"Nice body, but what can you do with it?" was the name of the Youtube video I watched a few years ago that really got me thinking. What good is an aesthetic body that could not perform? Countless men and women today are so deeply interested in their external appearance, that they forget that the body was designed to perform. What happens when an aesthetic-only body meets a physical demanding task? Disappointment....that's what! Don't be that guy that meets his crush in the gym, only to get pinned down by 135 pounds, leaving you discouraged and her entertained.
Alright, not all of us are strictly about appearance. Some of us take lifting heavy seriously and some of us enjoy perfecting skill related exercises. Whatever your endeavor is, whether it be building muscle for aesthetic reasons, building strength for power for athletic purposes, or building strength for athletic/personal reasons, power training can benefit anyone. Let's take a look into why power training can benefit any endeavor.
Why Explosive Training?
Explosive training has many benefits such as increased volume/frequency without draining the cns (central nervous system) much, taxing the muscles differently, and improving muscle recruitment (being able to recruit more muscle fibers quicker). The whole goal of explosive exercises is to perfect the skill of muscle recruitment, for which the training in itself is muscle recruitment training. Last I remembered, recruiting more muscle in bodybuilding training, powerlifting, or any sport deemed beneficial. So, why hold back and not improve your ability to do so? Ready to take your physique, strength, and power to the next level? Give these explosive leg exercises a try to increase your raw power!
Go figure! The first exercise on the list is probably the most basic, yet most underrated explosive exercise out there. The amount of fibers recruited from the glutes, calves, hamstrings, and abdominals are by far one of the highest I have ever experienced in less than 5 seconds! Sprints are something you hate during, but are happy about doing when you are done. Regardless of how "in-shape" you are, sprints somehow find a way to beat you into better shape. Adding a few rounds of sprints at the end of your lower body day will improve your aerobic, anaerobic, and power capacity.
Somehow powerlifters got the importance of this exercise pretty early, but I am seeing a rather gradual comprehension of this exercise from recreational lifters. I do not know if it is a goal oriented reason (aesthetics goal, not strength goal), or if no one knows who Louie Simmons is. I have noticed a few recreational lifters every now and then utilizing this exercise as it gains popularity amongst all types of lifters. I guess everyone is realizing the importance of strength gains as natural lifters. Regardless of the reason for it's rise in popularity, the box squat is an amazing tool for improving squat technique, improving squat depth (adjusting box height based on mobility), and for improving lower body power due to the break in the eccentric and concentric phases. Performing a couple sets of heavy sets of 3 to 5 repetitions in the beginning of your lower body work out can prime up your nervous system for the rest of the work out, build more lower body strength and size, and improve lower body power with two legs (bilateral).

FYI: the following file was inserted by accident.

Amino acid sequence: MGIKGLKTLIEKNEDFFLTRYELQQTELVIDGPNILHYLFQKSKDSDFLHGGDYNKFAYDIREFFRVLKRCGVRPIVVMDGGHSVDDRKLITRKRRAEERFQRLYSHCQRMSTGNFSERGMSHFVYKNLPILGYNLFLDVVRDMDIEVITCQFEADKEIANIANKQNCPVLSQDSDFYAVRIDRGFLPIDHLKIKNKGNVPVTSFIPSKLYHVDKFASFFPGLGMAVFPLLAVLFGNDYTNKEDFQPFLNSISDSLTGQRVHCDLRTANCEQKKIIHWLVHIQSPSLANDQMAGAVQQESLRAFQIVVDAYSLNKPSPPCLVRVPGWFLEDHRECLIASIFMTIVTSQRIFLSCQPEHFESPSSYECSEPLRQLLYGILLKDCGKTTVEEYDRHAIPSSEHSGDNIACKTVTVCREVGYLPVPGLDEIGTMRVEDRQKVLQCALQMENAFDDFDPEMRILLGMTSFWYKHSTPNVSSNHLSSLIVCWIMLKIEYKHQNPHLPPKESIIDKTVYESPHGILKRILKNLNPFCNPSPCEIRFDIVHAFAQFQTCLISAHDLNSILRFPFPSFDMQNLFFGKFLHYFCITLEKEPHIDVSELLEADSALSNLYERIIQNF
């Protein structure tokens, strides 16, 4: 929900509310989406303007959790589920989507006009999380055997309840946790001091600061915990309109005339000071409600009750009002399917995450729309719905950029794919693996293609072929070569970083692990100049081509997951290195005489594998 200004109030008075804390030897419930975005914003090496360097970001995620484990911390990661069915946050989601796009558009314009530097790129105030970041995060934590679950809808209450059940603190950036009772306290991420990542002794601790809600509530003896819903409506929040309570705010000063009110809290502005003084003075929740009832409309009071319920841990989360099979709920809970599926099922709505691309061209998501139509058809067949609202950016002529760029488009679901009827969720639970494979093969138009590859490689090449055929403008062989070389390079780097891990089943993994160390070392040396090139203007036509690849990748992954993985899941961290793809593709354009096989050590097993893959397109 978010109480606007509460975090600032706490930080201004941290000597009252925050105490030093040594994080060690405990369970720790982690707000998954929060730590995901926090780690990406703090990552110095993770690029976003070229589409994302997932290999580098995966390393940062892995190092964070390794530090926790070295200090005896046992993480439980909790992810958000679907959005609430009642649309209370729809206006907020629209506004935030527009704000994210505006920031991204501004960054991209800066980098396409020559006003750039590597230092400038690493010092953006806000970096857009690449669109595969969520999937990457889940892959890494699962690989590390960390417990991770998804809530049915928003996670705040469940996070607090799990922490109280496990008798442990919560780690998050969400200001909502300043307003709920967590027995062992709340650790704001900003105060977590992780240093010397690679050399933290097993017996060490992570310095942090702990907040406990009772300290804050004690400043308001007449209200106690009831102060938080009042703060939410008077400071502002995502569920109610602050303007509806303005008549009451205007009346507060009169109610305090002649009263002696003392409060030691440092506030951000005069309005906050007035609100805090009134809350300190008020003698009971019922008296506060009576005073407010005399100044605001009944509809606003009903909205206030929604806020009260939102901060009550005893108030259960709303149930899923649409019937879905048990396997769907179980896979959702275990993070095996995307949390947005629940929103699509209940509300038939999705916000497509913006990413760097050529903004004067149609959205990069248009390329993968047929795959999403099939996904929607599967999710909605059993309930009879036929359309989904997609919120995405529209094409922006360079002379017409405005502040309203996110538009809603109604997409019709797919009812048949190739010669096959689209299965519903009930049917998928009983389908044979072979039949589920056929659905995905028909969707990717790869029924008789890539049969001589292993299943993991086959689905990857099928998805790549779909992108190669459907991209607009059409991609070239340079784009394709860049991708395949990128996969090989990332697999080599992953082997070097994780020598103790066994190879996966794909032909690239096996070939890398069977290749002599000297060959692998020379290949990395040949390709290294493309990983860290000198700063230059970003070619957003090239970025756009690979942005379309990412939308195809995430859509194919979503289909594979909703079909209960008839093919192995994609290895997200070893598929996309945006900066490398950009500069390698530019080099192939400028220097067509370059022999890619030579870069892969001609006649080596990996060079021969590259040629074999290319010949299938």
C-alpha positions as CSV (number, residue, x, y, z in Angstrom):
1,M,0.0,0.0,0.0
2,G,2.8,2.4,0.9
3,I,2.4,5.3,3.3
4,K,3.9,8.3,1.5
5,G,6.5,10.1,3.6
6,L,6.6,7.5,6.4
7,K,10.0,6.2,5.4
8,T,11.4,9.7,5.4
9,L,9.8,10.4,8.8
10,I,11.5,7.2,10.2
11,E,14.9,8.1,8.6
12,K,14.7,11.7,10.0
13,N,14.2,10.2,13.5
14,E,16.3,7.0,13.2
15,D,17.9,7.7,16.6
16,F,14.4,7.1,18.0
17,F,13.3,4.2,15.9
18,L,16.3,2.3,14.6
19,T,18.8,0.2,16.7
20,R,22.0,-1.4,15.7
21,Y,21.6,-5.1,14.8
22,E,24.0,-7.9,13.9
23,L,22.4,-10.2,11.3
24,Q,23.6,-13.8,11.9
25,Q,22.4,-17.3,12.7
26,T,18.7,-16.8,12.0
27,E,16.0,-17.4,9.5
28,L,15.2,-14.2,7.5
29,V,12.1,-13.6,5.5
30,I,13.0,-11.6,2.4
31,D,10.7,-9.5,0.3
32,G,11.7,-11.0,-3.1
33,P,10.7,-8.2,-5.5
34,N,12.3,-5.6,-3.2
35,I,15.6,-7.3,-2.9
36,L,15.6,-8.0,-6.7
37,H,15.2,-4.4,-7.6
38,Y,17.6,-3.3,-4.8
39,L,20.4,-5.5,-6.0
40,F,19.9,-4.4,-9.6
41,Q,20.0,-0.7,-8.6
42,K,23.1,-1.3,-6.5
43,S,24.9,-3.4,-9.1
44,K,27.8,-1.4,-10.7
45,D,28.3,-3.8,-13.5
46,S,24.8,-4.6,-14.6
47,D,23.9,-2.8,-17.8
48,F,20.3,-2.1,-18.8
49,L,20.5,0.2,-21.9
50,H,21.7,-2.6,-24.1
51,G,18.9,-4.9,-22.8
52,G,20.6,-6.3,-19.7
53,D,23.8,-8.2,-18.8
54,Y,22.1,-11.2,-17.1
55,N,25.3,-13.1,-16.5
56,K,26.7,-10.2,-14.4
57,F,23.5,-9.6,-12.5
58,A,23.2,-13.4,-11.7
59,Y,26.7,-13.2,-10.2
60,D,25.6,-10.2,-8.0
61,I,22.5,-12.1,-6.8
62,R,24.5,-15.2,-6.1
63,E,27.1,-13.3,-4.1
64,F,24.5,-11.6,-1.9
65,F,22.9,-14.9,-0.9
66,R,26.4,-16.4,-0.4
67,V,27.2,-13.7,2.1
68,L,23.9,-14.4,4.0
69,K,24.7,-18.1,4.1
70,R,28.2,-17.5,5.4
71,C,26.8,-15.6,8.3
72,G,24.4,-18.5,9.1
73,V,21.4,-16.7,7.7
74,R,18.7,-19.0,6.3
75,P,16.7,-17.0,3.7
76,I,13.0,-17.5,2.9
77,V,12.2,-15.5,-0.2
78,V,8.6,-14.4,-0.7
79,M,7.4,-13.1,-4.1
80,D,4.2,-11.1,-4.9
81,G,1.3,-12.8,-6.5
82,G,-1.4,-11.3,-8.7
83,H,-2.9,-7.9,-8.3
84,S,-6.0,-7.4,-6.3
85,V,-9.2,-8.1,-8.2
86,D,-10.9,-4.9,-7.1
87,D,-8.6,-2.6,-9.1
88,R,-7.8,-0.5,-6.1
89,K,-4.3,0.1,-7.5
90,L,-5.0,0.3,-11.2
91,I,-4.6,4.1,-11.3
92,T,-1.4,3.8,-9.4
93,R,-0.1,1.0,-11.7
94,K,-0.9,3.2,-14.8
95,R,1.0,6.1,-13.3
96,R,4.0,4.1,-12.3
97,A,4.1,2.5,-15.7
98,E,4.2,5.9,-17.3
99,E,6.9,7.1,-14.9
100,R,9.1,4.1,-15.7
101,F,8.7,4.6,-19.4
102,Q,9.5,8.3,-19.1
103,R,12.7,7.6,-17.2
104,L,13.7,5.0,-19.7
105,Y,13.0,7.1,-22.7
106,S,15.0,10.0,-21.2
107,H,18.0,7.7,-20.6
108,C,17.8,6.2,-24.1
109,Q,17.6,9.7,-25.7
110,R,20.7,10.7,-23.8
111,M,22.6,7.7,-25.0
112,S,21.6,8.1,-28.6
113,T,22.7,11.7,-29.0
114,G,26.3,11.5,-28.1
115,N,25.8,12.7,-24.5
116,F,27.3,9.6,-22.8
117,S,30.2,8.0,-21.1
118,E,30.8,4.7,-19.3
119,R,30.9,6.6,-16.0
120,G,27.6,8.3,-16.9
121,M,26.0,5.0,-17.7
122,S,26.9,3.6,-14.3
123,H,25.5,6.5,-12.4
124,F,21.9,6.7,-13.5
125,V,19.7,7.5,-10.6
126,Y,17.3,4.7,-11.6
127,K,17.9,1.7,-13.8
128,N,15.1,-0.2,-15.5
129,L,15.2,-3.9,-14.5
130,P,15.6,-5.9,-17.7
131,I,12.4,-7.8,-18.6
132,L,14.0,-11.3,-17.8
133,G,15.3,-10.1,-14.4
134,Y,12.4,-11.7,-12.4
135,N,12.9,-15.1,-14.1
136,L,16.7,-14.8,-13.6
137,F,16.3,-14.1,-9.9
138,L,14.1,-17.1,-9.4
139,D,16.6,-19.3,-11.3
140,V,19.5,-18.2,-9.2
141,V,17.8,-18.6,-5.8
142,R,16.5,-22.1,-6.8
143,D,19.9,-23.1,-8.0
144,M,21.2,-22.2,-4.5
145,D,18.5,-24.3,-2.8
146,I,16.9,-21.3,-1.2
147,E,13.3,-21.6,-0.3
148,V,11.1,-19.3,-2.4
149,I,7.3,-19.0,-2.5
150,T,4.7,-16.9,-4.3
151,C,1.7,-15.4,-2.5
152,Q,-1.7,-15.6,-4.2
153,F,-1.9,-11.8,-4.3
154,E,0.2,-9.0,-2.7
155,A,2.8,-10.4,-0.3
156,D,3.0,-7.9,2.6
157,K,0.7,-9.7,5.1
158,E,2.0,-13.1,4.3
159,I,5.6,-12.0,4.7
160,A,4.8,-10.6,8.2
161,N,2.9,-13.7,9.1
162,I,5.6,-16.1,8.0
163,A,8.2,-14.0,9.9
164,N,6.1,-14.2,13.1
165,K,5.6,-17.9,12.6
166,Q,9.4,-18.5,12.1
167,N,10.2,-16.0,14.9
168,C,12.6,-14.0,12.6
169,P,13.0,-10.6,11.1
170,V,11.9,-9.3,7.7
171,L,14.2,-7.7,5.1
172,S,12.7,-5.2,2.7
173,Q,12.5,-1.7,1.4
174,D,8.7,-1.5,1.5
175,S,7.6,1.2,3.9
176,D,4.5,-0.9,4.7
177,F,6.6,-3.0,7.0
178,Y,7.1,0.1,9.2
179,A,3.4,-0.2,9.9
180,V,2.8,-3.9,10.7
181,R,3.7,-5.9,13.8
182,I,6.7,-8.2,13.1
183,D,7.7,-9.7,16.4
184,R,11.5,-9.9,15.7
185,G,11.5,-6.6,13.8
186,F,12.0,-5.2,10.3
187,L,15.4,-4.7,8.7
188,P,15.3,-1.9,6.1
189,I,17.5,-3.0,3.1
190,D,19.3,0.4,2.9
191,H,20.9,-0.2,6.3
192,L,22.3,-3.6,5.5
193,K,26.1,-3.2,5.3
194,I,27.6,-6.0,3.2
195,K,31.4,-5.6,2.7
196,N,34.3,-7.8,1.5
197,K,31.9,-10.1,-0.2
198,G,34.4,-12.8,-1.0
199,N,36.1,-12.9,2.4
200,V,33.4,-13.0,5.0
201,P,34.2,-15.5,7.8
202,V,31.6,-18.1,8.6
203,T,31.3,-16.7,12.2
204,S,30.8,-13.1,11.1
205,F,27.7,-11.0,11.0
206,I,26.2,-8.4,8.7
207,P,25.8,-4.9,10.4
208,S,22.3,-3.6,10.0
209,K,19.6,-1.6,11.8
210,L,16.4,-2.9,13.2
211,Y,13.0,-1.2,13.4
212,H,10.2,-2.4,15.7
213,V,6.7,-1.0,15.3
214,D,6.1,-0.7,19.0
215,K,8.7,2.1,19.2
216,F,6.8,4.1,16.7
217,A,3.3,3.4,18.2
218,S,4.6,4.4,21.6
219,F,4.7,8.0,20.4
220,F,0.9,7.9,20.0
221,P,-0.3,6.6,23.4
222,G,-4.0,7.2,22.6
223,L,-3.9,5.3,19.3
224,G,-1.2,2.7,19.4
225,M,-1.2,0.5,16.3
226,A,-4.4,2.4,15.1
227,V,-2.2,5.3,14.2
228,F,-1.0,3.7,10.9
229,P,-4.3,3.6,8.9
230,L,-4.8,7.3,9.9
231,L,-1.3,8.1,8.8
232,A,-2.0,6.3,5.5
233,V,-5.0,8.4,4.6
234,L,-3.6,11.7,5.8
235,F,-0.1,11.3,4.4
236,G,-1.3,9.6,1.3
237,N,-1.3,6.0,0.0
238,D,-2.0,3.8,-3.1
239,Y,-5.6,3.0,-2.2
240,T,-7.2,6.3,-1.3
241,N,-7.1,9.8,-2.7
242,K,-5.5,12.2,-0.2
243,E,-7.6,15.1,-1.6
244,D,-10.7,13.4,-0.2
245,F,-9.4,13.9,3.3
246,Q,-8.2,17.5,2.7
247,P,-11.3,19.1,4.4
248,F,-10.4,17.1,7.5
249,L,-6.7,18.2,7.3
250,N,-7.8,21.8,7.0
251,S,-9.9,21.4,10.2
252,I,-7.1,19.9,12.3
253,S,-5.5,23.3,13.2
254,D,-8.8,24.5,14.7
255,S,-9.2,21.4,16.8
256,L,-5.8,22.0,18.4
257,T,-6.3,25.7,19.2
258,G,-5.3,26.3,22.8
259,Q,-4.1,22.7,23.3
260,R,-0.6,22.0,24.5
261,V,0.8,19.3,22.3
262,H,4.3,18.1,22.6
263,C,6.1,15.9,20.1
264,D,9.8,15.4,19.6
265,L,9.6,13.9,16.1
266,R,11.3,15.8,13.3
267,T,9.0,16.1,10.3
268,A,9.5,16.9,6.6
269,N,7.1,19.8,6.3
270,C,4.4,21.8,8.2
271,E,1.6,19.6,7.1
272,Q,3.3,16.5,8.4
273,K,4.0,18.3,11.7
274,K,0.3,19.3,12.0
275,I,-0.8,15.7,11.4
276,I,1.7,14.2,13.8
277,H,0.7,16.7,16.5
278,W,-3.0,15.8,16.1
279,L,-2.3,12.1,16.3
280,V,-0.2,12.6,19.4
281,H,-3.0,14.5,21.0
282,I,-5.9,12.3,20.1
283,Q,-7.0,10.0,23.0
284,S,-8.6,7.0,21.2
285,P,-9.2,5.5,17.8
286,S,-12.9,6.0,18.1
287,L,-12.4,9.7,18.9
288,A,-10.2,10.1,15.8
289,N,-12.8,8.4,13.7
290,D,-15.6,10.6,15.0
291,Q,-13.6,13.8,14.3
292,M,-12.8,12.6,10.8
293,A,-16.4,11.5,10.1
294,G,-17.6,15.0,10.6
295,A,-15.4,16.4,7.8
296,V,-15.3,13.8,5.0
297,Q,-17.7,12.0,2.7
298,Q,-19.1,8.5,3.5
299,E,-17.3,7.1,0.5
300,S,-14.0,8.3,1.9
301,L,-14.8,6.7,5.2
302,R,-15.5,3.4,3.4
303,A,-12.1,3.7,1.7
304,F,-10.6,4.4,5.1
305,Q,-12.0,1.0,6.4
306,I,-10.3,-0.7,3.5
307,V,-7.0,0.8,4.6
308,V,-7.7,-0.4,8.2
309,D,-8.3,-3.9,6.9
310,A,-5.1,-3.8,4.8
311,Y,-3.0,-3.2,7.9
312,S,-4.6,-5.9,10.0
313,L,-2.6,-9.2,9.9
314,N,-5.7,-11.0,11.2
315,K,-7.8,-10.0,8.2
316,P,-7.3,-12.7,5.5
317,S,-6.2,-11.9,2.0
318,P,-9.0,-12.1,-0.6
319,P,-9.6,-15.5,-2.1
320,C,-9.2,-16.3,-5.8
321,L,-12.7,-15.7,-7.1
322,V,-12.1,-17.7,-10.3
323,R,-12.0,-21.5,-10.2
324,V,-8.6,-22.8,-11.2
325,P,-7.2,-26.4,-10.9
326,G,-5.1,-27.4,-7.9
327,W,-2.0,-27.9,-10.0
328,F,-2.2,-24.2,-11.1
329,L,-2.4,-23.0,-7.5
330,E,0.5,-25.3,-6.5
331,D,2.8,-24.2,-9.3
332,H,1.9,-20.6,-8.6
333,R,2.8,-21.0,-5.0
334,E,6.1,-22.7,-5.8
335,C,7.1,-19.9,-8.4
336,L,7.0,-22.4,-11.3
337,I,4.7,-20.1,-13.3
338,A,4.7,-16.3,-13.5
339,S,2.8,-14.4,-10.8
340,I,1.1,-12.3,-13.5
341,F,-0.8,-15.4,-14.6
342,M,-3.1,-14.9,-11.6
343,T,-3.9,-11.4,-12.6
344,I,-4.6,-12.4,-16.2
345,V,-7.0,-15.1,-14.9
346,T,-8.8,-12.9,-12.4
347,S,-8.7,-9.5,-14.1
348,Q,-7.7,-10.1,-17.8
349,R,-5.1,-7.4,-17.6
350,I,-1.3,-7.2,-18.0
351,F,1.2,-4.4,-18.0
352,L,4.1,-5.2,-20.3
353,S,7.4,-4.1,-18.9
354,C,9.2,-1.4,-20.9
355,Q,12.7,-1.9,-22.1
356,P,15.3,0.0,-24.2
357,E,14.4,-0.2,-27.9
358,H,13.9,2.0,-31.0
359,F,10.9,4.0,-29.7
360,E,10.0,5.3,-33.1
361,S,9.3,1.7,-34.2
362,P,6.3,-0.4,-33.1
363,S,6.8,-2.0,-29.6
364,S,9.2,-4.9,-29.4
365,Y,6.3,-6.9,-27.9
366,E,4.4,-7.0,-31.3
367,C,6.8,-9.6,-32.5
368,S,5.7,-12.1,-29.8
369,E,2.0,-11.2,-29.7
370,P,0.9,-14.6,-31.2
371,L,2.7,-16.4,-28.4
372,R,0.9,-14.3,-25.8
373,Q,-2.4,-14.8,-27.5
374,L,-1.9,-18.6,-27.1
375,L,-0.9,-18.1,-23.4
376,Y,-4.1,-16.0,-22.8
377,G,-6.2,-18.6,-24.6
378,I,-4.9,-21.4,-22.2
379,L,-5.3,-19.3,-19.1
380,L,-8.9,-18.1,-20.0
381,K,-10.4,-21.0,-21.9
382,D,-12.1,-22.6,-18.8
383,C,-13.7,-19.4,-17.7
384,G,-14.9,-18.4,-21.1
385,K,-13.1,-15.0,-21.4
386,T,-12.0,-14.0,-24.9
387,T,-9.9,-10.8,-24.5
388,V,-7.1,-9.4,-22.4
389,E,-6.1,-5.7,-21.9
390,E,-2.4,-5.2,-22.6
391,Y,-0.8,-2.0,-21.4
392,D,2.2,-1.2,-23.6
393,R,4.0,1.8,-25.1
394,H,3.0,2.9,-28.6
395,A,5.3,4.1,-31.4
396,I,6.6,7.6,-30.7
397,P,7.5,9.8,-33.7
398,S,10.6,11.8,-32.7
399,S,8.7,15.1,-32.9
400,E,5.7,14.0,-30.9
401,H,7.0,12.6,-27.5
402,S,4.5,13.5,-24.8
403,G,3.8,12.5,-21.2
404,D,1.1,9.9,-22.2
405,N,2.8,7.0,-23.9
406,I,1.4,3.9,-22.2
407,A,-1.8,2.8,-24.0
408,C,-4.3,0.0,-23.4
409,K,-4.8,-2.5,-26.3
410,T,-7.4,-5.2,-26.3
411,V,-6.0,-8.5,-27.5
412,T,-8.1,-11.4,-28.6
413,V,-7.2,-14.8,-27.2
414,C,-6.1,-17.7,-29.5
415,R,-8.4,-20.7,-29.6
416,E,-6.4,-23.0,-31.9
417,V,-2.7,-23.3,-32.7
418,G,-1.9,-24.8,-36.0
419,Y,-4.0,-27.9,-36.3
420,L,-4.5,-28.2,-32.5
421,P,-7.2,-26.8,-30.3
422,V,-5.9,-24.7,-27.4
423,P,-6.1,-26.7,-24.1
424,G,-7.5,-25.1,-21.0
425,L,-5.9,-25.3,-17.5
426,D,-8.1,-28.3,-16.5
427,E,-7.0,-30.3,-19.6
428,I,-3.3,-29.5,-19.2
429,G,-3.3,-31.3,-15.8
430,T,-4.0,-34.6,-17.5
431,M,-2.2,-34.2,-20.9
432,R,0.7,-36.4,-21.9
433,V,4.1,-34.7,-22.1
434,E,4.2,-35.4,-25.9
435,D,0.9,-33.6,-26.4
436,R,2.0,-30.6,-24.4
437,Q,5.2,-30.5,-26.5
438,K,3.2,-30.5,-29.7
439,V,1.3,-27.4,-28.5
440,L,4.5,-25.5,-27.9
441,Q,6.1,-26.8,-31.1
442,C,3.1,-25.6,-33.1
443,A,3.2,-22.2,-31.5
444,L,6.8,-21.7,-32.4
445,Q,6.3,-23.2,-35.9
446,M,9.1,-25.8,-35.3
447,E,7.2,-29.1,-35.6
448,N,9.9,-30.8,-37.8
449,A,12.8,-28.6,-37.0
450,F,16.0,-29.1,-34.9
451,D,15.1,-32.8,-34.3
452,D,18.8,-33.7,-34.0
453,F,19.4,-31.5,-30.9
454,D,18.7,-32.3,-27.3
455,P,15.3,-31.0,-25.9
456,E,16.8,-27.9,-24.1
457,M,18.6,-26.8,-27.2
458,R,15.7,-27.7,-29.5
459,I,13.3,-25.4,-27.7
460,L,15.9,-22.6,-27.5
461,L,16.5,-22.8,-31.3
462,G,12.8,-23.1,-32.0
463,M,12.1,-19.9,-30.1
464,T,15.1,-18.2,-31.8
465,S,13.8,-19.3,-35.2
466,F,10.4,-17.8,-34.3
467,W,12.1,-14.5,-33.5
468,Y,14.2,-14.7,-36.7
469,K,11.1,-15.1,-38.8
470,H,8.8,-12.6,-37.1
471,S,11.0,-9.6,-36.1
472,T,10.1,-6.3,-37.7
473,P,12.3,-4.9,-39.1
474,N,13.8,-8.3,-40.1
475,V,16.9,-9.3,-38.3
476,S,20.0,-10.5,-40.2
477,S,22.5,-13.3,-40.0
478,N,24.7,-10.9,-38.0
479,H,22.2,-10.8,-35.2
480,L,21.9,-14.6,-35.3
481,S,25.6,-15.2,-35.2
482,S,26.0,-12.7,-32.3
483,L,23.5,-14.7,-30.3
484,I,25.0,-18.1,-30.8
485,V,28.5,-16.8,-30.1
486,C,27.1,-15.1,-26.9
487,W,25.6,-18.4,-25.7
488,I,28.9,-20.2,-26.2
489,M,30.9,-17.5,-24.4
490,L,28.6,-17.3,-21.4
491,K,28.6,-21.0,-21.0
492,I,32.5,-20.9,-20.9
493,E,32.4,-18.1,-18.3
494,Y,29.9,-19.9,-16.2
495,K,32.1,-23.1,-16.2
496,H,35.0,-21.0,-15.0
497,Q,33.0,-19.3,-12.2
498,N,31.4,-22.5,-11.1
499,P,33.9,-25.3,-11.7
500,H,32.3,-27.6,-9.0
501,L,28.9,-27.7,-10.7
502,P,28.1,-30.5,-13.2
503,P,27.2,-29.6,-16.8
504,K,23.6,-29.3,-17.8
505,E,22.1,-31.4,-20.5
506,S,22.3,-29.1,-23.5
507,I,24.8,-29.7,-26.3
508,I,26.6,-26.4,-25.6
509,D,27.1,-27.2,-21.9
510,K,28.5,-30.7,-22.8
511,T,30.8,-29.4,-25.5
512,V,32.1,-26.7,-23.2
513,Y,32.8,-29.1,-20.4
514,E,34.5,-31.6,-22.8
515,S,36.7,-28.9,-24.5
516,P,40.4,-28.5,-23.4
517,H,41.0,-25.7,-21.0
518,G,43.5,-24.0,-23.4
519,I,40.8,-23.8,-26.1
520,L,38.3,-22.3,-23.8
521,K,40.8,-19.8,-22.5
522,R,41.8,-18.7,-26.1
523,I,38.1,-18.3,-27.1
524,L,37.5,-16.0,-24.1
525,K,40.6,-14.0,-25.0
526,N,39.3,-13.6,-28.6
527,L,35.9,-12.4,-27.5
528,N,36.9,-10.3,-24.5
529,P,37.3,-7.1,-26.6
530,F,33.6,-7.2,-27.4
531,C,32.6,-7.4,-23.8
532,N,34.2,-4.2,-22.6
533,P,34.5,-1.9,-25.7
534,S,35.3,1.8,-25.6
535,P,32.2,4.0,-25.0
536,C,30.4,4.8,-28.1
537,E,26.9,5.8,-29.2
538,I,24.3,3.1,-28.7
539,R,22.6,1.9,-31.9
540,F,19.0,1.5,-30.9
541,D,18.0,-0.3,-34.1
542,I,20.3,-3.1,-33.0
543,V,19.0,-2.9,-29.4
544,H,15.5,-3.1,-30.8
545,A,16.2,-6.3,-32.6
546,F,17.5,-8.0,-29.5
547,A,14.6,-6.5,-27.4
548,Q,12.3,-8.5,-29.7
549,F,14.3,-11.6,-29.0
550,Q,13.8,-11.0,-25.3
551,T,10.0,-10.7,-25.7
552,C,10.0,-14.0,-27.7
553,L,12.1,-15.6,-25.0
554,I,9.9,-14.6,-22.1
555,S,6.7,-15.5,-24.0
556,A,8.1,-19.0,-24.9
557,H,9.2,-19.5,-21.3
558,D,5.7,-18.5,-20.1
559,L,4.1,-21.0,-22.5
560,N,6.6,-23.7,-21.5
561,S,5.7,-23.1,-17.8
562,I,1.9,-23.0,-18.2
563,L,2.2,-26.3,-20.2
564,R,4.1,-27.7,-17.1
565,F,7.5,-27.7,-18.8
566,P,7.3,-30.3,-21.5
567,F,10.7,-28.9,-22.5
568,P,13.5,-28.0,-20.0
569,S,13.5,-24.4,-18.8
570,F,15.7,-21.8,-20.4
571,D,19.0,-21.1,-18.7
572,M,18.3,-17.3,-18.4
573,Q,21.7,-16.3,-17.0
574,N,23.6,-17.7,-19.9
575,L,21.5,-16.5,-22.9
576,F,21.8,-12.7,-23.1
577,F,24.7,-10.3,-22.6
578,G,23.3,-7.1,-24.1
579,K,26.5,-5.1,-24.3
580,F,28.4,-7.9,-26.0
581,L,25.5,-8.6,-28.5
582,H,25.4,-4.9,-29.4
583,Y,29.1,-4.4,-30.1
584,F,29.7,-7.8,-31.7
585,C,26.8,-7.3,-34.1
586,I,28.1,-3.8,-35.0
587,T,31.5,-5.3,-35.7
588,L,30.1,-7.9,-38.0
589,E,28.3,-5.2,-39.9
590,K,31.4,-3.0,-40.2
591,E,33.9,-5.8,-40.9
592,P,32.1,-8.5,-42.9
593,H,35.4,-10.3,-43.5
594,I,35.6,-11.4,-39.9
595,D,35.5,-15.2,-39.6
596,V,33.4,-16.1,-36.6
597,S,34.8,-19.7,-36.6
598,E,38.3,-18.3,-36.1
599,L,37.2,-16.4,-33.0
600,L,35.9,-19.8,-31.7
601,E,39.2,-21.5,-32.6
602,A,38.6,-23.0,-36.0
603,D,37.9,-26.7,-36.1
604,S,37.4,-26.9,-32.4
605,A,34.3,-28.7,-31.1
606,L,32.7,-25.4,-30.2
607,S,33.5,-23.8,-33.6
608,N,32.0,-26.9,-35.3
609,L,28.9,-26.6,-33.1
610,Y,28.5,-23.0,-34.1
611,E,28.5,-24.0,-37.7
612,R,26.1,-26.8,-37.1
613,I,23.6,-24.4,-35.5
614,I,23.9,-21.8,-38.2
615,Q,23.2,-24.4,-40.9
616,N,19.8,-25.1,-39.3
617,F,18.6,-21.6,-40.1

If sprinting was not hard enough, these too tools allow you to make them even harder! Good news for those wanting to take their lower body power to A WHOLE NEW LEVEL, but a nightmare for those with sneaky coaches who will throw in some "extra cardo" because they know you are cheating on your diet. By using the prowler and/or sled, you are able to progressively overload your sprints, drags, and active recovery. What does that mean? That means even stronger and more explosive legs! Think about it... If you wanted to get stronger and be able to throw farther with the same weight, when you went to go inclined bench press you wouldn't just lift the bar (yeah, just the bar) each time for more repetitions. No, you would load more weight and perform repetitions just as explosive. Why? Because you have to progressively overload the body in order for it to adapt and leg power is no exception.
Hex-Bar (dead-squat bar) Loaded Vertical Jumps
Much like the idea of sleds and prowlers, the hex-bar loaded vertical jump allow the capacity for a progressively greater stimulus, which results in better progress. I would recommend using these on a lighter lower body session in replace of your main exercise. Think power, so lower repetitions and heavier weights. This movement allows you to go heavy, but due to the jumping portion of the movement (leaving the ground) you are limited by the amount you are actually able to leave the ground with (please use common sense and don't be a "one-rep-max hero" with an exercise used for power, not strength). A common repetition/set scheme I use is 10 sets of 3 repetitions with moderate weight and low rest times (15-60 seconds). As the load increases so does the rest time.
If you want faster and more explosive legs you need to still add some weight to the bar. Sprints and vertical jumps will only take you so far. By adding more stimulus to your lower body, you will allow it to adapt into a ticking time bomb of explosive power! Give your body the reason to become bigger, faster, and stronger....and it will do so.